Galaxy S5 review: Everything you need to know about Samsung’s new flagship phone

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The Galaxy S5 (Peter Nowak)

The Galaxy S5 (Peter Nowak)

The cavalcade of new phones continues, with today’s spotlight shining on Samsung’s latest, the Galaxy S5. The company’s flagship device is coming to Canada on Apr. 11 through just about every wireless carrier and it’s likely to be one of the top sellers of the year. With Samsung’s marketing muscle behind it, the Galaxy S brand has become the preeminent Android smartphone on the market.

The devices have been, generally speaking, solid challengers to Apple’s iPhone. The S5 continues that tradition, even if there isn’t much about it that’s terribly new or exciting.

Featuring a 5.1-inch Super AMOLED screen, with a resolution of 1080 x 1920 pixels and 432 pixels per inch, the S5 has one of the sharpest screens out there. And though it’s still made of plastic, it feels better in the hand than last year’s S4 thanks to a dimpled back cover, a little more weight and corners that are a bit less rounded. By nailing that all-important “hand feel,” Samsung has all of the basics down.

Otherwise, most of what’s new about the S5 is incremental, and some of it is questionable, starting with the fingerprint sensor. Samsung’s version works differently from Apple’s in that you have to swipe your finger down over the home button at the bottom of the phone, rather than just hold it over the button for a microsecond. I wasn’t sure I’d initially like the feature on the iPhone 5S but I quickly became a convert after seeing how quickly and accurately it worked. That’s not the case with the S5. The iPhone’s scanner can pick up your print from many different angles but on the S5 your swipe has to be precise, which makes it easy to mess up.

Samsung is opening up the sensor to other app developers so that it can be used for more than just unlocking the phone (PayPal is on board for payments, for example), but I got so frustrated with it that I ended up turning it off. I can’t see too many app developers jumping on board unless this issue is fixed.

The same goes for some of the phone’s S Health tracking functions. The step counter doesn’t appear to be very accurate. I found it often wouldn’t track me while I was walking and then mysteriously add steps while I was sitting at a desk. Moreover, the function needs to be turned on and off, which is a pain to remember (who wants to track the tracker?). Step counting thus seems better suited to an always-on device such as a wristband fitness tracker, like perhaps Samsung’s Gear Fit. I did like the heart-rate sensor on the back of the phone just under the camera – you simply touch your finger to it for a second or two and it tells you how fast your ticker is going.

Samsung has also incorporated some innovative connectivity technology into the S5 that combines both cellular and Wi-Fi signals into faster downloads. It’s a nifty addition, but again, it doesn’t seem very practical – or at least not in Canada, where download speeds on both cellular and Wi-Fi are generally pretty good. Indeed, the primary reason to jump onto Wi-Fi with your phone is to avoid using up your precious monthly data allotment, so why you’d want to do that and still use wireless data is puzzling.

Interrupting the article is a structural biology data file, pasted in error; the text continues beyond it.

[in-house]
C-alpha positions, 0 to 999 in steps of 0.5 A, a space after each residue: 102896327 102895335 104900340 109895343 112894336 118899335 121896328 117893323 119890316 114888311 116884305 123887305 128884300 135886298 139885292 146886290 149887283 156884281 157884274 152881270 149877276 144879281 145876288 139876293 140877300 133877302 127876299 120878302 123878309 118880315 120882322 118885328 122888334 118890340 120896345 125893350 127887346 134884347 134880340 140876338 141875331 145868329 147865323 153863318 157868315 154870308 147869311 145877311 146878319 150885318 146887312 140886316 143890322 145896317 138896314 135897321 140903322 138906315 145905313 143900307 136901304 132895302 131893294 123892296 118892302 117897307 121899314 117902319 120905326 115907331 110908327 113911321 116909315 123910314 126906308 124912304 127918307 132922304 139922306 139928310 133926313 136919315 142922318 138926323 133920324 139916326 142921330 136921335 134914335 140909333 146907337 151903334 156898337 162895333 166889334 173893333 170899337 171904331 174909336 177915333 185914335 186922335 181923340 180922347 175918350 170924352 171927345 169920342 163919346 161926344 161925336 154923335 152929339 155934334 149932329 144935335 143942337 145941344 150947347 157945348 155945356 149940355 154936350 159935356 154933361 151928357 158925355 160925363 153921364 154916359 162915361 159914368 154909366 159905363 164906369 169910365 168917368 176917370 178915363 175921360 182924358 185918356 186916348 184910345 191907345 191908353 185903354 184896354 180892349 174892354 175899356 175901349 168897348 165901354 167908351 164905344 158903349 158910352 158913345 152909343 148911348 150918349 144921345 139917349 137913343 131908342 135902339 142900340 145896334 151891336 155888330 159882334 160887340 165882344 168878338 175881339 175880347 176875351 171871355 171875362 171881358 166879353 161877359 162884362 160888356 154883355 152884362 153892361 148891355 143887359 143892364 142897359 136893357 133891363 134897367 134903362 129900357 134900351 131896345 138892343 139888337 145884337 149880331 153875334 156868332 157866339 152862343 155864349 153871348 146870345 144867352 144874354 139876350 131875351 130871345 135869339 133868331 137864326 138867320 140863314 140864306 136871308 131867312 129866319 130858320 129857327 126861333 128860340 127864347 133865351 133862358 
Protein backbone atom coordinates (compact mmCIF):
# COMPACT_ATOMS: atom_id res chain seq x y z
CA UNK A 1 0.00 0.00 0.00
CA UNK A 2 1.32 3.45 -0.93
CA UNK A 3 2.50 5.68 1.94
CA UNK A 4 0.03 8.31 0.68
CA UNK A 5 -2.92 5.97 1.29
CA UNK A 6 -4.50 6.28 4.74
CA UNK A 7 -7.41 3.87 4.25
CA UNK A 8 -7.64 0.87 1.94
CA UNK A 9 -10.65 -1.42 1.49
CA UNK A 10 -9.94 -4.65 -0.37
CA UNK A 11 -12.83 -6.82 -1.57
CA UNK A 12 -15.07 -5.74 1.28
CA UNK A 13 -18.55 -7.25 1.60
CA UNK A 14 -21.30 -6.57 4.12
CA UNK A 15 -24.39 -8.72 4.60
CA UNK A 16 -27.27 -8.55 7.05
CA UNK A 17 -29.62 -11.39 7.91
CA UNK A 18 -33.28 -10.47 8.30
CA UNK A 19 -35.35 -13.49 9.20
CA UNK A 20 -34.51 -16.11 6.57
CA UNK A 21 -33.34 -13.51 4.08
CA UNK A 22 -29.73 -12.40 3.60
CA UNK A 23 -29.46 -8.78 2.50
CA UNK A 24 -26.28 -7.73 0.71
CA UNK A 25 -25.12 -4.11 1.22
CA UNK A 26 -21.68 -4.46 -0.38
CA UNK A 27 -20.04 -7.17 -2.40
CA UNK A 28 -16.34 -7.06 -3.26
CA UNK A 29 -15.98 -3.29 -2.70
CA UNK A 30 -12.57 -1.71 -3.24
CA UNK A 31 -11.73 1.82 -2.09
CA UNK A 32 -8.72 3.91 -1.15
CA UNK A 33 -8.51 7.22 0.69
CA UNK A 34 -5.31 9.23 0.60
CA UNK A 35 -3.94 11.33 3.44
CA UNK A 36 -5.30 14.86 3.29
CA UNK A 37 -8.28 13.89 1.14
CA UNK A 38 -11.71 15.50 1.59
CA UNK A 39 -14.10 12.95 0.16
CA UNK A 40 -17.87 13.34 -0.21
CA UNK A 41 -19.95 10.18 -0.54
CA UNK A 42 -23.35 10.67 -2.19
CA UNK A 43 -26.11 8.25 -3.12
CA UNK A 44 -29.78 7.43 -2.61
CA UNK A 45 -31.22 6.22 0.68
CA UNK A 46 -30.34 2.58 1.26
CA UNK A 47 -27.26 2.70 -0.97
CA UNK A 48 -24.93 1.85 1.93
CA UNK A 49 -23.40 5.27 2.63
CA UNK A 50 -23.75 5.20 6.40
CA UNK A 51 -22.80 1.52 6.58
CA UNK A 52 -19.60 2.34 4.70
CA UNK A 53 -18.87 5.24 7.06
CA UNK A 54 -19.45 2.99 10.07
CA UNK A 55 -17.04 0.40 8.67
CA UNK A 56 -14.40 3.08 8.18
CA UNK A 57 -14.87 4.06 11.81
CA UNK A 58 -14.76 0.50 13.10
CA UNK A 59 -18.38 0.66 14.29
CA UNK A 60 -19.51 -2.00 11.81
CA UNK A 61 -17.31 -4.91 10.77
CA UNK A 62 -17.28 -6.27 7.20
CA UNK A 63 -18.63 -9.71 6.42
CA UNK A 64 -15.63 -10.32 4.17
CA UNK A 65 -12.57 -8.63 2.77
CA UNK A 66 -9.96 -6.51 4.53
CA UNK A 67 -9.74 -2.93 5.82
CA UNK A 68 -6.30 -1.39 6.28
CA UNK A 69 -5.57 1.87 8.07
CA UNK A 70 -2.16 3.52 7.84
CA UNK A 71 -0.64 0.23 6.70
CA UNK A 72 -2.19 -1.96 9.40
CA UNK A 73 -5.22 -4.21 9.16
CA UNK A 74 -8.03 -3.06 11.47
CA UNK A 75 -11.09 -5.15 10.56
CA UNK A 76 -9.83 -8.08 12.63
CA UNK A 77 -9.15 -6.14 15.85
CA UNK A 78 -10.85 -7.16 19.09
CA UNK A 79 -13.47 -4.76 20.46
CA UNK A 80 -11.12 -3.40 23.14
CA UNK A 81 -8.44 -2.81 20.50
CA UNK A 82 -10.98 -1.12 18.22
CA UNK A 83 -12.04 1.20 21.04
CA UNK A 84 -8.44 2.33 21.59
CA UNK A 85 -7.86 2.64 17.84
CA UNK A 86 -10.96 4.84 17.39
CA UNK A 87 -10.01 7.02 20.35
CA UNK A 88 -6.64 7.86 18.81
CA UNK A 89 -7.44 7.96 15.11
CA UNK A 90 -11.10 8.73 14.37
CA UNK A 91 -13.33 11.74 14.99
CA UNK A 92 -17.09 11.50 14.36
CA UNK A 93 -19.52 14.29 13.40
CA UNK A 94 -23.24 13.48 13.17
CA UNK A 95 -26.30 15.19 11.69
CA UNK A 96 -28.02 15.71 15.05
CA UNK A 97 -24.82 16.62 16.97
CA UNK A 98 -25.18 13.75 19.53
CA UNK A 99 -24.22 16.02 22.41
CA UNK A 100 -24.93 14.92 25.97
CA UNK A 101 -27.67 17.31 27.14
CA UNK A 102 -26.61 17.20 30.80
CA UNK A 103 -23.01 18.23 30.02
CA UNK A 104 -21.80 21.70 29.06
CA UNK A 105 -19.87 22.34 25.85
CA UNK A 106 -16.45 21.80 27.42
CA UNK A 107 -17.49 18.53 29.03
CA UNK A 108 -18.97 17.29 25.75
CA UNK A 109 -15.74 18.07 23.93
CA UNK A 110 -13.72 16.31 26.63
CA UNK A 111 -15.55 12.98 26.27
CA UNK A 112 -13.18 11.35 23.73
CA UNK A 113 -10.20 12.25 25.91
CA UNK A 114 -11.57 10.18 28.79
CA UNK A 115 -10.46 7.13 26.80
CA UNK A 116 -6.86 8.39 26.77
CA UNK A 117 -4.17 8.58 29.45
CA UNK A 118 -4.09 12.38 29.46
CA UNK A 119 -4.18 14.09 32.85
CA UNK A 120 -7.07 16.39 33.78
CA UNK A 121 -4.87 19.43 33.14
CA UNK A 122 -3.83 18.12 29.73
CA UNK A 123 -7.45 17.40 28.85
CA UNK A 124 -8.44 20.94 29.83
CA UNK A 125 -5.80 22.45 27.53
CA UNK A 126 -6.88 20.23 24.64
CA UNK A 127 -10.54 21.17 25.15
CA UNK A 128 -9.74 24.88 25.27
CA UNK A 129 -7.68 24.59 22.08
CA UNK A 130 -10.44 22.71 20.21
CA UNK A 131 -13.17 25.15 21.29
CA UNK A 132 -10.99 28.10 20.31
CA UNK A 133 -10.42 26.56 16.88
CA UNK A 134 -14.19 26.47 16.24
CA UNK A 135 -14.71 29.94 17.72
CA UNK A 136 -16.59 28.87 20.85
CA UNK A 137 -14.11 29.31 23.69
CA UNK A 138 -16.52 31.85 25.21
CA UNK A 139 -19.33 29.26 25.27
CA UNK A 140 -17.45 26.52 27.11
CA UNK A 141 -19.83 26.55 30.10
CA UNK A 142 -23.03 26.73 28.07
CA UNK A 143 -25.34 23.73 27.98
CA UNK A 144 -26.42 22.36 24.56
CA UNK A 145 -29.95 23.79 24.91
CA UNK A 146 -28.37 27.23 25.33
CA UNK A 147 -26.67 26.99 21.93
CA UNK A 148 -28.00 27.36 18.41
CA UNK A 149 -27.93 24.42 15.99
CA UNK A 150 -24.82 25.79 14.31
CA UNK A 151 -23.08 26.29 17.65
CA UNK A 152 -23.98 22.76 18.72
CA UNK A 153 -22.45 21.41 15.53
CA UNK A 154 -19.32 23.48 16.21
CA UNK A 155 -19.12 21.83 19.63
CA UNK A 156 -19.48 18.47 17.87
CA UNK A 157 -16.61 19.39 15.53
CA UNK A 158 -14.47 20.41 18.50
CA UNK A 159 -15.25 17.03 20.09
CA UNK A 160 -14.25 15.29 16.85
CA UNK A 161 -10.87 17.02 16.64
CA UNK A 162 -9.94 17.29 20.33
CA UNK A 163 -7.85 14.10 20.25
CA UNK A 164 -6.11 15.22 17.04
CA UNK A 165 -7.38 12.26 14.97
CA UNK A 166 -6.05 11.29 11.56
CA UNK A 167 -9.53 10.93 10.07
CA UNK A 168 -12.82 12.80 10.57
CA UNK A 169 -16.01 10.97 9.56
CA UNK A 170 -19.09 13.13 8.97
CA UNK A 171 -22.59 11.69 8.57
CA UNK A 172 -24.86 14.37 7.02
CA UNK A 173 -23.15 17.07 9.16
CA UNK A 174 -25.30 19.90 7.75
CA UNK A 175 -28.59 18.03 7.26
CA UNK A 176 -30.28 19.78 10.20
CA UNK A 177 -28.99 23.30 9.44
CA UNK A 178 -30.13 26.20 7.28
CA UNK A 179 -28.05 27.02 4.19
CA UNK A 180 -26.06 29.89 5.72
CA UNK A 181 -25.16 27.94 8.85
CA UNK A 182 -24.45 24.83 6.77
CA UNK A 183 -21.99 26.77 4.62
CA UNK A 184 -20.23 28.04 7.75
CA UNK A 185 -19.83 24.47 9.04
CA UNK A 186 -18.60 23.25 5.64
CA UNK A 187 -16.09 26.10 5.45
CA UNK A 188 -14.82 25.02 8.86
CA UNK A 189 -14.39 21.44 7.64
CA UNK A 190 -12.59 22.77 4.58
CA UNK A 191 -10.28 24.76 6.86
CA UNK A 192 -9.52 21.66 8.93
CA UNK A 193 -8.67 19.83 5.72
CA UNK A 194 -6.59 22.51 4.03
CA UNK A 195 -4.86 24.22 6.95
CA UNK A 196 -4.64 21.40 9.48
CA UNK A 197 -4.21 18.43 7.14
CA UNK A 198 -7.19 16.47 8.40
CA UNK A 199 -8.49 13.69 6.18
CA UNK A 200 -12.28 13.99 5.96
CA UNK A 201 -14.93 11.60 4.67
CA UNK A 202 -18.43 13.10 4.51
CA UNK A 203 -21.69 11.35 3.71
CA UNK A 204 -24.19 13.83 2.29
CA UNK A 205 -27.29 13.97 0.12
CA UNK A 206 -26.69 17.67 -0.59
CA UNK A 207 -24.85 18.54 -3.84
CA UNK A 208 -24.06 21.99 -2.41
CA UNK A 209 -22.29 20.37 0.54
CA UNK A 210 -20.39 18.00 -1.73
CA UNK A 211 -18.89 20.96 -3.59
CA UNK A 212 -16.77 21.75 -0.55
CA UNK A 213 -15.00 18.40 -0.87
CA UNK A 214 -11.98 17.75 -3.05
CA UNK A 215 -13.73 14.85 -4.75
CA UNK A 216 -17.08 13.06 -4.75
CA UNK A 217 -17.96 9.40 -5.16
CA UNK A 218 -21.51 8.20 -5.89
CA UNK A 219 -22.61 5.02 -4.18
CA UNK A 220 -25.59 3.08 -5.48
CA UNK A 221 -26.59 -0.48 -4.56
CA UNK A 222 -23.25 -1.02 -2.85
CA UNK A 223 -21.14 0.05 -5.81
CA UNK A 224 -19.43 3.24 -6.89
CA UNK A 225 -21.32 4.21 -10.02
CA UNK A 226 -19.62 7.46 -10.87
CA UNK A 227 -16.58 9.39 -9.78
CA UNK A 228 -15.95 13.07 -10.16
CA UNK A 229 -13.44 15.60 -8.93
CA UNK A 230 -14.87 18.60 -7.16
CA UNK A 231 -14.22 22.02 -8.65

I did like some of the new features added to the S5′s 16-megapixel camera, with “selective focus” being a particular standout. With the function enabled, you can shoot a close-up subject (less than 50 centimetres away) and get the same blurred background effect that you might with a proper single-lens reflex camera. You can also reverse the blur in “post-production,” with the camera blurring the subject and bringing the background into focus. And, not to be outdone, you can also just simply bring everything into focus.

It works well. Although phones will probably never match the capabilities of full SLR cameras simply because lens and sensors sizes do matter, I continue to be amazed at the improvements being made. The decision to bring along a full, heavy camera on a trip is getting harder to make with each passing iteration of phones.

I’m also a fan of the S5′s “ultra power saving mode,” which shifts the phone’s screen into black-and-white and shuts off all non-essential functions. Only a few necessary apps can be enabled in this mode, including phone, text messages and the Internet browser, although comically, Google+ is somehow among the small handful of available apps. In any event, the mode greatly boosts available battery time – if you turn it on with 10% of your battery power left, you can just about squeeze another full day out of it.

The S5 is also largely water- and dust-proof, able to stay submerged in a meter of water for up to 30 minutes. Some users might find these features handy, but as someone who has never gone swimming with a phone or used one in the heart of a desert, they’re more nice-to-haves than have-to-haves.

And so goes the story of both Samsung’s new flagship device and smartphones in general. Most of the major manufacturers have got the basics right, with further innovation and differentiation really a matter of throwing stuff at the wall to see what sticks. The S5 gets a couple of these things right while a few of them flop. I’d like to have seen more of the former and less of the latter, but perhaps they’re just iterations that will be improved on with the inevitable Galaxy S6 next year.

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